Preliminary study was done for the two types of wastewater treatment systems: bench-scale combined system of UASB+DHS (upflow anaerobic sludge blanket+downflow hanging sponge) reactor and single DHS reactor. The main objective of this study was to evaluate the prospective combined system of UASB+DHS or single DHS reactor to be applied in Jakarta. The result performance was subsequently compared to the existing intermittent aerobic pond system (IAPS) at the same location. Total COD removal by systems was around 90%, while the IAPS performance achieved only 52%. The organic removal efficiency of the combined system was comparable to that of the single DHS reactor but higher ammonium removal was achieved in the single DHS. Moreover, even though a short hydraulic retention time (HRT) was applied, the treatment performances of both systems were better than that of IAPS in terms of nitrification process. These findings suggest that single DHS reactor can be a viable option for the treatment of domestic wastewater in Jakarta.
A johkasou system is getting popular as a decentralized wastewater treatment system in low-density communities. Treated waters of the johkasou systems, which are generally discharged into channels within residential areas before entering the local receiving water body, may contain microbial contaminants. To identify the characteristics of fecal indicators in the channels of the johkasou systems, the concentrations of fecal indicators (F-RNA bacteriophages, GIII F-RNA bacteriophages, Escherichia coli, and total coliforms) were examined both in water and sediment in the channels of three johkasou systems. These fecal indicators were always detected at high levels both in water and sediment in the channels of three johkasou systems through the study period. Significant differences in concentrations of fecal indicators were not observed among three johkasou systems in different residential areas. Concentrations of fecal indicators fluctuated in a day mainly due to domestic activities. Significant positive correlations of total coliforms and E. coli in water with total coliforms and E. coli in sediment suggest the potential importance of sediment on microbial dynamics in the channels of the johkasou systems. No significant correlations of F-RNA bacteriophages with total coliforms and E. coli indicate a specific distribution mechanism for F-RNA bacteriophages.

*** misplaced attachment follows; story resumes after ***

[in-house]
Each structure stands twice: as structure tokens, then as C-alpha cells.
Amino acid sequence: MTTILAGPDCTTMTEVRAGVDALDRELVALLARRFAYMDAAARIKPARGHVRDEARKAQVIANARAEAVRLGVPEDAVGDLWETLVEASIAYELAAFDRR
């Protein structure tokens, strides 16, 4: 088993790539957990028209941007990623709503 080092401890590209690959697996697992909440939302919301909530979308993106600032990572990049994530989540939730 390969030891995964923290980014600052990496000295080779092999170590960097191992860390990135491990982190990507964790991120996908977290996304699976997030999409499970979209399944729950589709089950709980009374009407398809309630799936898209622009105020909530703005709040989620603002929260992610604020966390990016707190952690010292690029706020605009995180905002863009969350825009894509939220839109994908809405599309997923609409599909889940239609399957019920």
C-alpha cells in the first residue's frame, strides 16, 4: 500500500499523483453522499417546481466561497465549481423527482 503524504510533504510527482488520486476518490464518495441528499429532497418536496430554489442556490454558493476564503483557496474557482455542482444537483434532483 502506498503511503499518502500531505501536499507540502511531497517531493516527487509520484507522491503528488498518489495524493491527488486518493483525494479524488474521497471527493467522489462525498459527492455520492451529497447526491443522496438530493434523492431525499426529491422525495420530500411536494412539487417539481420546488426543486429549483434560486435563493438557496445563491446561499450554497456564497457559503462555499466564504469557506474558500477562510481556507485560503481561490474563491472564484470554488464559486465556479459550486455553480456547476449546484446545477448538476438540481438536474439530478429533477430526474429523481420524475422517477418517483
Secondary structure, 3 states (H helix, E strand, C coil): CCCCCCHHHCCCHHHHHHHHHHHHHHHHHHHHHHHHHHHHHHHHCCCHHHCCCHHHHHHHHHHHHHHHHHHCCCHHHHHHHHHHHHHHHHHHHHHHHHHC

This study aims to investigate the distribution of perfluoroalkyl carboxylates (PFCAs) and fluorotelomer alcohols (FTOHs) from air to water environment. Air and rainwater samples were collected in Kyoto, Japan. Eight PFCAs (C5 - C12) and three FTOHs in the samples were quantified by HPLC-MS/MS and GC-MS, respectively. All PFCAs were detected in the air (140 pg/m3) and rainwater (16.4 ng/L) samples, indicating their wet deposition from air in the study area. Flux of PFCAs via wet deposition ranged between 120 - 670 ng/m2 in each rainfall event. All FTOHs were detected in the air (1,800 pg/m3) but they were below the detection limits in rainwater (‹ 6.9 - 8.7 ng/L). The results indicated that FTOHs were difficult to be wet deposited from the air. Most of PFCAs in rainwater increased after a few weeks of sunlight exposure, which suggests degradation of their precursor compounds. Photodegradation of 8:2 FTOH was confirmed by a UV (254 nm) irradiation experiment. Five PFCAs (C5 - C9) were identified as degradation products of 8:2 FTOH, with the production rate of 1.79% at molar basis. This study demonstrated distribution pathways of PFCAs and their precursors in environment via wet deposition and photodegradation, and confirmed that atmosphere is an important compartment for the distribution of these compounds to water environment.